“That’s a waste of money. That would be like saying…and understand that I’m not making this as a total comparison, but it would be like saying, ‘Hey, let’s go remake ‘Casablanca’! How are you going to remake it? Every time it was done on stage, I thought it showed the flaws of the piece. I think it’s a one-off; I don’t think you can repeat that. I mean, look at the sequel. What was that called? ‘Shock Treatment’? I never saw that, but it was a miserable failure…even more of one than ‘Rocky Horror’ was when it first came out! That one wasn’t even re-discovered and turned into a cult hit. I mean, I don’t know. You should just leave those things alone. I think films like (‘Rocky Horror’) are stand-alones, and they’re brilliant for what they were at the time they were done. I mean, you would have to do it as a period piece. It’s not like you’re going to update ‘Oklahoma.’ It’s of its time.”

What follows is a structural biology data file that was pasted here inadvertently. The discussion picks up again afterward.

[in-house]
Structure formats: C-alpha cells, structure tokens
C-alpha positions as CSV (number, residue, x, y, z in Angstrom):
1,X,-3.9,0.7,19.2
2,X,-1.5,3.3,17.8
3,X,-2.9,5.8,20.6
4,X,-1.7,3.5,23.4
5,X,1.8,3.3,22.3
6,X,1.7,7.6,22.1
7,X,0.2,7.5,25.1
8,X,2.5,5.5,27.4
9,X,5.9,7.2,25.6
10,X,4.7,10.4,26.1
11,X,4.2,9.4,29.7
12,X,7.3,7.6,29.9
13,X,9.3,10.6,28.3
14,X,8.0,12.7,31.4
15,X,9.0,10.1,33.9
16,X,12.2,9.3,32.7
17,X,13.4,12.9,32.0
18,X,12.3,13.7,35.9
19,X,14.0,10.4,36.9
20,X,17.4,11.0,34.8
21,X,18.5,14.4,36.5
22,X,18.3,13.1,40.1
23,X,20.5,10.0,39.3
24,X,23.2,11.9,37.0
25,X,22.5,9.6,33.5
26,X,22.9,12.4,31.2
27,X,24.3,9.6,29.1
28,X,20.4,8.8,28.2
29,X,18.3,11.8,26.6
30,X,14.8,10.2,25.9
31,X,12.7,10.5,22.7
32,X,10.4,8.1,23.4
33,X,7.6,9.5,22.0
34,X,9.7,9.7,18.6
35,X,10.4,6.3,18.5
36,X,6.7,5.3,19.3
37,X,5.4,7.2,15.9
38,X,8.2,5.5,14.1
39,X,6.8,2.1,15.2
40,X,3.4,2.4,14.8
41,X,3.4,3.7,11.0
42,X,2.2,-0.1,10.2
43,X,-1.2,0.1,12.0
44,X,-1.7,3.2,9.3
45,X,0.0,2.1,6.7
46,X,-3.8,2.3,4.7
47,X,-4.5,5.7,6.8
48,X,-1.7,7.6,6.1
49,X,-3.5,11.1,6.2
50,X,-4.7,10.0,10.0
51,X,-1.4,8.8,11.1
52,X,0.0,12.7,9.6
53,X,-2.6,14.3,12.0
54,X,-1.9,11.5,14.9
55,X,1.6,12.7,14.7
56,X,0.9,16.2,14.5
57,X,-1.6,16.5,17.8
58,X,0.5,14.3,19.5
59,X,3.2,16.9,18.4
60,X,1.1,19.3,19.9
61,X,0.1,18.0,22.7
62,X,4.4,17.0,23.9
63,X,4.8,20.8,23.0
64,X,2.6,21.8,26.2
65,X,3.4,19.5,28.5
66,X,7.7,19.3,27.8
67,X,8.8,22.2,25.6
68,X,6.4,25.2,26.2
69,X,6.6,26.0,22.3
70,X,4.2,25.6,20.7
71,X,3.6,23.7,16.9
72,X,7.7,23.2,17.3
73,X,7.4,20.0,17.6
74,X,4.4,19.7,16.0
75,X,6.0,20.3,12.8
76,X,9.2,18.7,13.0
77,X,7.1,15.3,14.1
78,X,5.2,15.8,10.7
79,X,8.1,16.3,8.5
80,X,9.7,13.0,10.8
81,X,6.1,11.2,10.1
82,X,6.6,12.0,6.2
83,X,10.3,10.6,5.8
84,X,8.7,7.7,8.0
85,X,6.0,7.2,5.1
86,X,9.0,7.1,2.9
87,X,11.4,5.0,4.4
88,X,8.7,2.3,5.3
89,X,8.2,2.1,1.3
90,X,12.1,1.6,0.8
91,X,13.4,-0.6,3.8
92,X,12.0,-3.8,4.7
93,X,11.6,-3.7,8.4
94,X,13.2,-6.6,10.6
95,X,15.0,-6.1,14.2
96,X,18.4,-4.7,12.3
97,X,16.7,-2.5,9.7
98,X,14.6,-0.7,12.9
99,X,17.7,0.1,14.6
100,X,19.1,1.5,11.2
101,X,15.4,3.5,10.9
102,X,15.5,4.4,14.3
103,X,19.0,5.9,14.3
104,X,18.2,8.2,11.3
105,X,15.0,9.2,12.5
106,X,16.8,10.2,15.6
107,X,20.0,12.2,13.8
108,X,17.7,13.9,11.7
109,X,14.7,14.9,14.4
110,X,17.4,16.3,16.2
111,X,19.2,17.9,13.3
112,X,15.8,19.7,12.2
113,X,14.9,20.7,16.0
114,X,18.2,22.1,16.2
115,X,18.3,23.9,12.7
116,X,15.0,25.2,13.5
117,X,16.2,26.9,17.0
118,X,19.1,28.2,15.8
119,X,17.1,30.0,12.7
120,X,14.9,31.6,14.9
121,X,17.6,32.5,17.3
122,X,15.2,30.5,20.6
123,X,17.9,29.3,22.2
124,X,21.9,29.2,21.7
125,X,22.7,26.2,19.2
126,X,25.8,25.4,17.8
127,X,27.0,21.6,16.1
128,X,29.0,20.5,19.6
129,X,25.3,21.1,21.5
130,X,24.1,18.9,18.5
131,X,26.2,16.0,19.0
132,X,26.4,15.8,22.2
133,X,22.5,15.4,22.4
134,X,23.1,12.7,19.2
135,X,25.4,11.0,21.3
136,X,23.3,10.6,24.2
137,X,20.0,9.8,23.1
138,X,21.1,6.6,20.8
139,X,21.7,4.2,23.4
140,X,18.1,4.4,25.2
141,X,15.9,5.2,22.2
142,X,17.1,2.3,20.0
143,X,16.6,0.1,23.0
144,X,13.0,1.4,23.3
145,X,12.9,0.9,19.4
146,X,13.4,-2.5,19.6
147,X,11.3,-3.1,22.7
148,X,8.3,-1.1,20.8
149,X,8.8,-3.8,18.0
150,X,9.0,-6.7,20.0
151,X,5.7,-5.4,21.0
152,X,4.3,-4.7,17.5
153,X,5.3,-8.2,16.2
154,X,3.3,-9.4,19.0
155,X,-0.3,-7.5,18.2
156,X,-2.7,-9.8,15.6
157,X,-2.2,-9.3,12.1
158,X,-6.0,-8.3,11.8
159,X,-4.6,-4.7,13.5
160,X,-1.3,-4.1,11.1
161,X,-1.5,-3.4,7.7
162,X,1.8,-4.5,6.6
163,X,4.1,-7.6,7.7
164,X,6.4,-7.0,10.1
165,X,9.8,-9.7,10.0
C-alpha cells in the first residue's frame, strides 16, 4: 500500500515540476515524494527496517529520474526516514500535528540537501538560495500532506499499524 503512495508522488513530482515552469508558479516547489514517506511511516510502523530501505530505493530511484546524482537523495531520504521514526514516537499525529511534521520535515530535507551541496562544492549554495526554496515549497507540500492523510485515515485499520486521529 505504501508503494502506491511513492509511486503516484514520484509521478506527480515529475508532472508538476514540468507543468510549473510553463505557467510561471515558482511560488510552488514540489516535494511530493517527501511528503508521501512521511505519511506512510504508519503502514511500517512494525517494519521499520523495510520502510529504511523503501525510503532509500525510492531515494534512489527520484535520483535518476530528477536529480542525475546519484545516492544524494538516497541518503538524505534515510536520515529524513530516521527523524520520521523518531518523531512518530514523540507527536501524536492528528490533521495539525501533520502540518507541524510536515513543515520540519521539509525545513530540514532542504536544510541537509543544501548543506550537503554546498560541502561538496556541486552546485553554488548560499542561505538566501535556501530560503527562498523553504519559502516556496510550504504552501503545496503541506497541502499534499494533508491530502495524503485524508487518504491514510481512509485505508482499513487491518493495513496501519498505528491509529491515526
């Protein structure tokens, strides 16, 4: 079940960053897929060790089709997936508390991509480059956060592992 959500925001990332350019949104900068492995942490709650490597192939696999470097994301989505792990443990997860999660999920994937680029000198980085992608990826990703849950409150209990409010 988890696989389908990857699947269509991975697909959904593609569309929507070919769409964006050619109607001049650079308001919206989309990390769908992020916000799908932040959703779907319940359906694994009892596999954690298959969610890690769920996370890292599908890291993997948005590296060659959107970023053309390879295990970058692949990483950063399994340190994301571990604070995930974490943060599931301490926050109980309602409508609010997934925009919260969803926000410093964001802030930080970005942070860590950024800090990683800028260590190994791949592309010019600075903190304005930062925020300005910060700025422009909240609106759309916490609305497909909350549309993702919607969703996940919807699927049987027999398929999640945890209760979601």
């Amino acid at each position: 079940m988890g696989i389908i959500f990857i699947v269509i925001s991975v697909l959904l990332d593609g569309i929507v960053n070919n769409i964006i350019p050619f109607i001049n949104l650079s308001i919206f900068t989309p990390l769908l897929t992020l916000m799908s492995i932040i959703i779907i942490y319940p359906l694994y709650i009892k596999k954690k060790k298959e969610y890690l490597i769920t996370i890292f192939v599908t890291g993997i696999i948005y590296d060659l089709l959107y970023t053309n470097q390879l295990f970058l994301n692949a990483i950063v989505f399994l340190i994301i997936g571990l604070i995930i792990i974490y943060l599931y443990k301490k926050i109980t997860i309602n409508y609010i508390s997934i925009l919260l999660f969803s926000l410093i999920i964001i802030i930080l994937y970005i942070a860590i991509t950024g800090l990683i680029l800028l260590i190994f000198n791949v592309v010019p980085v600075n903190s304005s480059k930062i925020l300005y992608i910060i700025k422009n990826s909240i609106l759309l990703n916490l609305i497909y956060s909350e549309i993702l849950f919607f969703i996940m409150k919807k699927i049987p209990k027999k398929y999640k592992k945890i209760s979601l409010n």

* Proof that wishes do come true if you keep wishing long enough:
After many years of trying, I was finally able to interview two of my all-time favorite musicians, Lindsey Buckingham and Billy Bragg.
“When (Fleetwood Mac) got off the road after the Say You Will tour in 2004, I said to the band, ‘Don’t bother me for three or four years, because I really want to put out two albums in relatively short order for me and tour behind both of them.” – Lindsey Buckingham
“There is the opportunity to reach a younger audience, and that’s almost all done now through peer-to-peer recommendation. In some ways, what other people think of as pirates are actually my promo force, so I’m rather loath to clamp them in irons and fine them for being enthusiastic about my music!” – Billy Bragg